I am going to purchase some gas logs soon for my fireplace. These will
probably be the vented type.
My house was built in the 70s so the fireplace is somewhat larger than
today's fireplaces. It is 39" wide at the opening and 36" wide at the back
of the fireplace. It uses natural gas.
We have been using an older set of gas logs. These will be thrown away
(mostly cracked)-they were not a very good set.
Although it is now set up with galvanized pipe, I may want to reinstall the
I am looking for suggestions as to what kind of gas logs to purchase and
install and what to look for when installing these.
Thanks for suggestions.
As "efficient" as a very inefficient furnace.
Even the best gas fireplaces (those that preheat outside combustion air with
the exhaust) are hardly models of efficiency. They are first and foremost
designed to "look good."
Ventless gas inserts are quite safe. In some respects they are safer than
vented models which do produce some CO. They add a VERY small amount of
moisture to your home (the equivalent of a few quarts of water). Unless
your home is VERY tight, the moisture will be a benefit.
Some folks are "sensitive" to the combustion products of ventless units. We
have a ventless unit. The flue has been sealed off and 100% of the heat
goes into the room. We are quite happy with it.
When the electric service goes out we use a portable LPG heater (ventless
type) to keep the family room comfortable.
The ventless units burn with grossly excess O2 and thus don't produce any
CO. They might produce very small amound of nitrogen oxides.
For "belt and suspenders" purposes you should have a CO detector (or 2 or 3)
if you bus gas (natural or LPG) in your home.
If you go with a vented gas log install you will certainly have to
commit yourself to having the chimney damper removed or clipped or
disabled in the open position according to current code for vented
fireplace install. This means you will have a gaping hole to the
outside all the time. You can use a chimney balloon to act as a damper
if you are commited to a vented gas log, or if you already have one
installed. Many gas log owners are surprised to find that their
fireplace flue damper has already been disabled when their original
gas log was installed. The code to disable the damper alone, is often
an adequate reason for a homewowner not to go with any vented variety
In the ventless model you do get the benefit of retaining all of the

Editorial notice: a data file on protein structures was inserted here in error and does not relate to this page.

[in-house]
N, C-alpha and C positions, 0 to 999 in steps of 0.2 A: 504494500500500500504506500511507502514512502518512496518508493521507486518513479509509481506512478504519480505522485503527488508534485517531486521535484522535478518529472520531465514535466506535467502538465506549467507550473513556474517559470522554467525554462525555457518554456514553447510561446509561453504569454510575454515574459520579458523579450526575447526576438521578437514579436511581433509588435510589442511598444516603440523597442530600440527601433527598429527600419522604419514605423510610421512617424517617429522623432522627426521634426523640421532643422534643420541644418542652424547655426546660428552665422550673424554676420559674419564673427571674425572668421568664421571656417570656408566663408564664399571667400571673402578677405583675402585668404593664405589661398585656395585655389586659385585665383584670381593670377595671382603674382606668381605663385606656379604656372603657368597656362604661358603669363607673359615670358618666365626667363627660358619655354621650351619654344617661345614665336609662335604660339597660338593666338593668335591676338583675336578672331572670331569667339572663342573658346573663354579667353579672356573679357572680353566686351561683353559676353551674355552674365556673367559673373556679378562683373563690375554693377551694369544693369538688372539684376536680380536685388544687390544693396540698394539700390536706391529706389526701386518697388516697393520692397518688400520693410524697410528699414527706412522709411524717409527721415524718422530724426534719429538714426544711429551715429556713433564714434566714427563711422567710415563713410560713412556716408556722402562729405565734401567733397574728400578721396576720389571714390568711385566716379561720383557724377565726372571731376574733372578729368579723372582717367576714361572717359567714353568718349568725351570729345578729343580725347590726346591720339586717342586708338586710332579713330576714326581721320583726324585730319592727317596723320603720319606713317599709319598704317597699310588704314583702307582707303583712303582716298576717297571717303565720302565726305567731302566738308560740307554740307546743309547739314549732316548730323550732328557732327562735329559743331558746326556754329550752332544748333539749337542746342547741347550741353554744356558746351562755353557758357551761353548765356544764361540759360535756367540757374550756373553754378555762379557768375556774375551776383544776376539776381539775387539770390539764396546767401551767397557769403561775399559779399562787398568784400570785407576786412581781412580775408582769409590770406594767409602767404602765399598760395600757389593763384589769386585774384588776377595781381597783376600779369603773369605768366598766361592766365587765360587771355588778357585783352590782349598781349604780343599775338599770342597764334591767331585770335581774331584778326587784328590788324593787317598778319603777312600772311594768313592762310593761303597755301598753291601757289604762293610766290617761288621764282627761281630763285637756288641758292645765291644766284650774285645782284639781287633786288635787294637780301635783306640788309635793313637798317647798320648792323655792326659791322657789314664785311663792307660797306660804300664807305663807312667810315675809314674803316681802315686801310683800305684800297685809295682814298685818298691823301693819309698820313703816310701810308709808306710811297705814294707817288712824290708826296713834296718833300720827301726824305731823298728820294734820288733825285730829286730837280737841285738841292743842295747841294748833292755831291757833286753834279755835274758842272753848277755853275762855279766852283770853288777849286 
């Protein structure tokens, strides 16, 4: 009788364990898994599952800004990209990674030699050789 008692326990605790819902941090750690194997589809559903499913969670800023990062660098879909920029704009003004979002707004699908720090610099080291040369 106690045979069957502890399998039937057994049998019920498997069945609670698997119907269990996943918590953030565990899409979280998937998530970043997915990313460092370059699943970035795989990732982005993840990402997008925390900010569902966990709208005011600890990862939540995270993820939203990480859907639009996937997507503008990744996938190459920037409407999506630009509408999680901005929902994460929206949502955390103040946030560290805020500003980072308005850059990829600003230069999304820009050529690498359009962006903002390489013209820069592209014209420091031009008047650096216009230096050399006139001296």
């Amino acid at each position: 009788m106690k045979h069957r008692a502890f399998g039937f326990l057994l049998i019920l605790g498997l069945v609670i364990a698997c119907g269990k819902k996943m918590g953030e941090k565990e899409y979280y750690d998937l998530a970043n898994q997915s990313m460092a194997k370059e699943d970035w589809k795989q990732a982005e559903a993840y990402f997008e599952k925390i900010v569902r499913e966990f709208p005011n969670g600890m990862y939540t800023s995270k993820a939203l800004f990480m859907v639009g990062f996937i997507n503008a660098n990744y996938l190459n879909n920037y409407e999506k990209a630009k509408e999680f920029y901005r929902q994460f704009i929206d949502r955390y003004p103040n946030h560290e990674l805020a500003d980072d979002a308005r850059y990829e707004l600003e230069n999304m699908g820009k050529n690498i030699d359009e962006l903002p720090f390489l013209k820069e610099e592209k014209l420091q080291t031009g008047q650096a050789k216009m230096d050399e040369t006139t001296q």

heat if you keep the damper closed, but any of the CO, CO2, Nitrogen
or moisture that it puts out will enter your living area as well. In
the winter when your home is closed up you really want to minimize the
extra polutants you introduce to your already recycled inside air.
This is not just wiith the fireplace, this goes for candles, sprays,
paints and other pollutants. You obviously cant avoid these items all-
together, but do you want to introduce new contributors like a vent-
vented gas log, and you were just looking for brand name references.
But please take into account other options like electric fireplace
inserts if you are looking for firepalce ambiance, or maybe even a
candelabra with candles burned with the damper open as other suitable
ambiance option that wont cost you in heat loss.
I bought two sets of logs from a guy on ebay. His user name is
jmays92996 . His Phone Number is 314 581-9168. He gave me the absolute
best prices on Monessen which is a very nice hi quality system. I live
in Virginia and I could have bought one set locally at a gas supply
house for 800 dollars. He sold me two sets for 1100. He was very
helpful and even talked on the phone with my installers to guide them
through the process. I highly reccomend that you see if he has any
auctions going on, or give him a call.
As for vented or non vented, my house was made in 62. I too have a big
fireplace. I installed the non-vented ones. They are really beautiful
and I get all the heat coming into the house and none wasted up the
chimney. Since we have a heat pump, the gas logs are a nice way to go.
The vented zero clearance gas log inserts have a double wall so the vented
air that goes around the log never enters the room. There is no air from
the room going up the fireplace whether it is off or on.